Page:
In the summer of 1974, Baldwin and McDonald spent five days a week separately patrolling trails and backcountry areas; the former’s charge was Garnet Canyon, as well as Surprise and Amphitheater Lakes, and the latter’s, Paintbrush and Cascade Canyons. Their workweeks were spent sleeping next to alpine lakes and hiking the meadows and ridges of the high mountains. “It was maybe the best job of my life,” McDonald said, almost fifty years later.

The two women partnered with climbing rangers, Exum guides and other locals, completing routes throughout the park—technical climbs with big approaches such as Underhill Ridge and Petzoldt Ridge on the Grand, the South Ridge of Nez Perce and Irene’s Arête. Baldwin recalled hiking to the Lower Saddle with Tom Kimbrough and Irene Beardsley once. “She stripped off her shirt and was hiking in her bra,” Baldwin said. “She pooh-poohed me because I wouldn’t do it. I was in my ranger uniform!”

California climber Anne-Marie Rizzi became the first female climbing ranger for GTNP in 1977. When Jean Dempsey—who at the time went by Jean Ruwitch—was hired as the second female climbing ranger in 1978, the Boulder, Colorado, native already had thirteen years of climbing experience. In Eldorado Canyon, her backyard climbing area, and Boulder Canyon, she’d led routes in the 5.11 range. At the time, there were not many women leading 5.11. She’d been working at Holubar Mountaineering in Boulder when a customer encouraged her to apply to become a climbing ranger at GTNP.

She’d contacted the Park Service about becoming a ranger and they’d sent her an application. With her climbing resume, she was hired.

“The first summer was just absolutely wonderful,” Dempsey said during a video call from her home in Boulder. She climbed many of area’s classic rock climbs: The Snaz, Irene’s Arête, Baxter’s Pinnacle, Exum Direct, the South Buttress Right of Moran.

Her favorite climb in the Tetons was that ascent of Moran, an experience she treasured for its remoteness. She and her male partner, a fellow ranger, paddled a borrowed Park Service canoe 3.1 miles across a glassy Leigh Lake. Hiking 700 feet up through a boulder-filled gully, they reached a mellow slope. They camped at the base of the climb on a huge boulder, with water from Laughing Lion Falls flowing nearby.

Once on the climb, Dempsey’s partner attempted to lead the crux pitch which involves insecure lieback moves while smearing your feet on the wall and pulling on a fingertip-thin crack in the corner. He struggled to get his fingers in the crack and tried the moves a few times with no success. Since their goal was to free the route (not aid through it by pulling on gear), it was Dempsey’s turn on the sharp end.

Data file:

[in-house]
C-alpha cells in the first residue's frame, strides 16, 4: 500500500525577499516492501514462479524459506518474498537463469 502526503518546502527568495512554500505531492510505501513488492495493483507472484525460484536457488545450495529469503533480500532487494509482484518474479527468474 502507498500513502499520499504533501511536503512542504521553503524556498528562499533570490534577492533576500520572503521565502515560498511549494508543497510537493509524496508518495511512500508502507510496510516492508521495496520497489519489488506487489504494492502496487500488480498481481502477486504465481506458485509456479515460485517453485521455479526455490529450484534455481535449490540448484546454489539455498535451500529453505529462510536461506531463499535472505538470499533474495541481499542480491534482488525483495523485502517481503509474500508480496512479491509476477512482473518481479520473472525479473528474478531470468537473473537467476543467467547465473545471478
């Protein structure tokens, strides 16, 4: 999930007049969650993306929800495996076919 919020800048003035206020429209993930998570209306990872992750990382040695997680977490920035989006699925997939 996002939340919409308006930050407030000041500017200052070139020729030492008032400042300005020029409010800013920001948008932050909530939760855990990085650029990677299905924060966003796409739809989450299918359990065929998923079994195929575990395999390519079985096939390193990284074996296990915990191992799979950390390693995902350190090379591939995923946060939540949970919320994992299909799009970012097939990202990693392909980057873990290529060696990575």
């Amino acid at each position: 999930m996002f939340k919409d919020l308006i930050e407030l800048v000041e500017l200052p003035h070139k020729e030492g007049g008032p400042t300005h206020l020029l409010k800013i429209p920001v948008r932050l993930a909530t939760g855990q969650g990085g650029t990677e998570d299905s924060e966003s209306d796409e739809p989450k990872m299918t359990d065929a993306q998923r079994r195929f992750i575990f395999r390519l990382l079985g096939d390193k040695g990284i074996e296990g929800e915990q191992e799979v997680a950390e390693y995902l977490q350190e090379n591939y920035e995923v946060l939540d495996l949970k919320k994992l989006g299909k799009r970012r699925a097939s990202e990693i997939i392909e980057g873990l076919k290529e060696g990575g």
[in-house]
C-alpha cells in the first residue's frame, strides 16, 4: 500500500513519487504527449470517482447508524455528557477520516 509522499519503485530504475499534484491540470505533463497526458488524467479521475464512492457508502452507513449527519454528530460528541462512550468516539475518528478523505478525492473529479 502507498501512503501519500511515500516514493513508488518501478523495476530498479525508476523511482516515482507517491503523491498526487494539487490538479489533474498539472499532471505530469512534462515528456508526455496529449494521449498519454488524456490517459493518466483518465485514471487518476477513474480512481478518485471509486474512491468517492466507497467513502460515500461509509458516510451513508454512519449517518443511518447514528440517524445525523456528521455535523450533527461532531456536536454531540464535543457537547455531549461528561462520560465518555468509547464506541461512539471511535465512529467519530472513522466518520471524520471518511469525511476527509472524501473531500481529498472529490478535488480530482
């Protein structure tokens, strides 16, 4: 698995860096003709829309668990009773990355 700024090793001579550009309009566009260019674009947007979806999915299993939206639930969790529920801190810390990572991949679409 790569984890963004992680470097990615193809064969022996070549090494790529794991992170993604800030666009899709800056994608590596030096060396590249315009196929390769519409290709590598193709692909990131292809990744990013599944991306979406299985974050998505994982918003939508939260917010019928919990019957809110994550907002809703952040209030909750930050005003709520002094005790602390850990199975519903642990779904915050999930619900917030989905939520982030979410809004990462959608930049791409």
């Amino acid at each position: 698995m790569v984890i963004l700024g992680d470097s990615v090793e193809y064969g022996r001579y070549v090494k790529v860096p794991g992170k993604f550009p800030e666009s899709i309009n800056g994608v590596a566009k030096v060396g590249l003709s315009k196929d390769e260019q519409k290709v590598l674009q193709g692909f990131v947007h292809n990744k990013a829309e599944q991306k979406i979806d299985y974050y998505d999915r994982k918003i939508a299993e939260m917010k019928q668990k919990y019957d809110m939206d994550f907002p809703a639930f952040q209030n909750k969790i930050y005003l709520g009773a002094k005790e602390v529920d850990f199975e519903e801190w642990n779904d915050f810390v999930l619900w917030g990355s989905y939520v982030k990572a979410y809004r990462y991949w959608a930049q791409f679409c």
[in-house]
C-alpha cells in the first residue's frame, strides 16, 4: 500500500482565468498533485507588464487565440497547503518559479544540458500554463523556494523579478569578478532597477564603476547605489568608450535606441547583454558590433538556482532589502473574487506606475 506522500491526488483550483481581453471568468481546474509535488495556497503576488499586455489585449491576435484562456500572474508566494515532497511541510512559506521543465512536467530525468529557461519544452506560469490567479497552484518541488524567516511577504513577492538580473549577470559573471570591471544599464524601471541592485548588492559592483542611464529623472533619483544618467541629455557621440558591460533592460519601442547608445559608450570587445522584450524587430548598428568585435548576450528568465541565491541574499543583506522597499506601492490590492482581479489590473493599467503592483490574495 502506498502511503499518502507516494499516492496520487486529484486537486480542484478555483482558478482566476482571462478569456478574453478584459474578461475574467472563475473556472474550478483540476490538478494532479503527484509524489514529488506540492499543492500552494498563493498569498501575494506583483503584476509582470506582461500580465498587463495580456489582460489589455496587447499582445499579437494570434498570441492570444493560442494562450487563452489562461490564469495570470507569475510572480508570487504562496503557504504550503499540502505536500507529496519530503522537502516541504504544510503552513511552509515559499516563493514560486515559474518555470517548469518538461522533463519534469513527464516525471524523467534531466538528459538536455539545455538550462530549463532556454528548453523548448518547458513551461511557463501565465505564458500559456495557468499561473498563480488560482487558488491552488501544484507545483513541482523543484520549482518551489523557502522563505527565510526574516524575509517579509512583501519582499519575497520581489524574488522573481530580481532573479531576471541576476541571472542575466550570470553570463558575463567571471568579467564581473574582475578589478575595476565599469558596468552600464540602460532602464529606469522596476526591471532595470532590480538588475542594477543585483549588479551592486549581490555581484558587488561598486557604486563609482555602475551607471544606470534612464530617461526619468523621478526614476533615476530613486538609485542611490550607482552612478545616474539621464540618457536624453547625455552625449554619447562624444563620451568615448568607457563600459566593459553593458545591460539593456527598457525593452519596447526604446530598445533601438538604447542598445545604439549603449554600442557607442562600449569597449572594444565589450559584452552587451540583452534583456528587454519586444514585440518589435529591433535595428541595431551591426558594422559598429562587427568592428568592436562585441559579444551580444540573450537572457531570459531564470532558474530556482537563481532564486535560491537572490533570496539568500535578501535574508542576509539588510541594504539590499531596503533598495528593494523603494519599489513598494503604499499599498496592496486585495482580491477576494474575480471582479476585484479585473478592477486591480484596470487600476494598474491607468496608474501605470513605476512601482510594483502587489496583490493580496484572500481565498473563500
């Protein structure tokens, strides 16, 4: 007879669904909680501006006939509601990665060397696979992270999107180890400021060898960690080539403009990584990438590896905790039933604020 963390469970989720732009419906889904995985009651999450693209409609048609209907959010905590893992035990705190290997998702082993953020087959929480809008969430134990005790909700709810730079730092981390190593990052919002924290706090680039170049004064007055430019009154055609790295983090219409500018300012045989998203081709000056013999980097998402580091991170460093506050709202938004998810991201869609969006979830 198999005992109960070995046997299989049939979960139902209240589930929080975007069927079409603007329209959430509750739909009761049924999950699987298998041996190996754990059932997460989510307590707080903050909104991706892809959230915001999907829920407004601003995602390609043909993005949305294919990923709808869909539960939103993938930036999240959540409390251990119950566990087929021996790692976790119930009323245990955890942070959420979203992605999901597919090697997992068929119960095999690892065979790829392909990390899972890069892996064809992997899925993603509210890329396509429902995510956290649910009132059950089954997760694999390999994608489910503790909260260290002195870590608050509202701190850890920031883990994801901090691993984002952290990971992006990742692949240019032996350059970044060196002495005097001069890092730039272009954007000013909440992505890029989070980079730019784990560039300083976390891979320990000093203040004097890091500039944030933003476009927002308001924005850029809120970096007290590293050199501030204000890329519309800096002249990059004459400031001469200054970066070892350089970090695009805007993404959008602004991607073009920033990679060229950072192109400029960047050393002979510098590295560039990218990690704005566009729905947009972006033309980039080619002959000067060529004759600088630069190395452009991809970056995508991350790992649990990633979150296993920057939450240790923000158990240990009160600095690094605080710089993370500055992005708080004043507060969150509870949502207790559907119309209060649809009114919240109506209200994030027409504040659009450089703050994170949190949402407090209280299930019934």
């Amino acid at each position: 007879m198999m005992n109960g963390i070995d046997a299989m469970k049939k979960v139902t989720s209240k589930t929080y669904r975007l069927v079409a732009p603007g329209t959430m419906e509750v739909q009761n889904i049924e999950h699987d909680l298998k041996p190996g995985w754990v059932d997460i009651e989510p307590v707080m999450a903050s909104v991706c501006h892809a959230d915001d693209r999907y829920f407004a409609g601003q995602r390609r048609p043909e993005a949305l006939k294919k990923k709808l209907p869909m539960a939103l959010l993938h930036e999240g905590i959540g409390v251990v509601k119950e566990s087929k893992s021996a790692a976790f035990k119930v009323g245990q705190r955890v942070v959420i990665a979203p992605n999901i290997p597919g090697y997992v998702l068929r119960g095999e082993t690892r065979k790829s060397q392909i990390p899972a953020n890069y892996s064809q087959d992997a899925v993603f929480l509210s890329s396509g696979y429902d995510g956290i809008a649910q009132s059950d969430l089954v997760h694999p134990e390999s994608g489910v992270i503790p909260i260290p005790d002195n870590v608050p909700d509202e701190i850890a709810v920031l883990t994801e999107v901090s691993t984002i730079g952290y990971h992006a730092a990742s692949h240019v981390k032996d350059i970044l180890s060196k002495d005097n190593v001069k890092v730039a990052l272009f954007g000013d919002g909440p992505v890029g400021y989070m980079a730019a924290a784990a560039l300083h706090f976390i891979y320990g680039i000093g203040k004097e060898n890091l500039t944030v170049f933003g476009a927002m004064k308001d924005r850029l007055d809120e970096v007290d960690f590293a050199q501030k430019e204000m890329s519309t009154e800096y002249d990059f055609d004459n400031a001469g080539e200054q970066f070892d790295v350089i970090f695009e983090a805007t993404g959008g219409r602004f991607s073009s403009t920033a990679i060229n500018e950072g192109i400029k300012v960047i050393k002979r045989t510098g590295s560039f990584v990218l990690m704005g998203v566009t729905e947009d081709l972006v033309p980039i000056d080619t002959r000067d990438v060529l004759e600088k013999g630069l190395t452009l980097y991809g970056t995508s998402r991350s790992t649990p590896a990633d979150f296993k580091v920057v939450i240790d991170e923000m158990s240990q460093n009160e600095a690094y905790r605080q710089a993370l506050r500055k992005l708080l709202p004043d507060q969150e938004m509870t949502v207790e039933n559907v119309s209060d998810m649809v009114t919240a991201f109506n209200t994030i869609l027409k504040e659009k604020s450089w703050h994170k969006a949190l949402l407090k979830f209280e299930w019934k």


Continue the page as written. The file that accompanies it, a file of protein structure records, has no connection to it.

She onsighted the pitch (graded 5.11a/b in the latest edition of A Climber’s Guide to the Teton Range) in what she called “good style,” while her partner, who followed the route, did some moves on toprope that he said he would not have done on lead. A male climber friend and fellow ranger repeated the route the following week.

“He said to me, ‘I knew you were a guy because it took balls to lead that climb,’” Dempsey recalled.

Jean Dempsey poses in her GTNP climbing ranger uniform in 1978. [Photo] Jean Dempsey collection

As is the case with many women who have made history, the magnitude of Dempsey’s accomplishments was not fully understood until decades later. She knew she was the second female climbing ranger for GTNP when she was hired in the 1970s, but it was only at a ranger reunion in 2022 that she learned she was also the second female climbing ranger in the US.

While Dempsey says she didn’t always understand her role in breaking new ground for women in climbing, she recognizes it now and is proud of what she helped accomplish.

“Women are finally empowered to do the things that we have known all along we could do,” Dempsey said in an introduction interview for The Teton Climbers’ Coalition’s AlpinFilm2023, “because we are smart, strong, tenacious, and capable.”

Just as dawn broke on a summer morning in 1976, twenty-six-year-old Bev Boynton and three friends got their first glimpse of the Tetons. The spiny peaks lit up orange and yellow while their old truck rattled down John D. Rockefeller, Jr. Memorial Parkway, the road that meanders along the spine of the mountains and into Yellowstone National Park. Boynton glanced from the bison standing along the road up to the unforgiving rise of the towers above.

God, I don’t know that I can climb them, she thought in a sleepy haze. Although she’d climbed the long routes of New Hampshire’s Cathedral Ledge and Cannon Cliff, the latter a broad expanse of granite soaring 800 feet, these summits were six and seven thousand feet above where she sat. Maybe they were that intimidating, or maybe she was just tired from the 2,300-mile drive she and her fellow Boston climbers had completed over the preceding days. They pulled over on the side of the road to sleep for a few hours.

They woke up to do the Southwest Ridge of Symmetry Spire, a 5.7 with corners, arêtes and cracks through steep faces. “It felt perfectly comfortable … once I woke up,” Boynton said. “Climbing a lot on Cannon was good preparation.”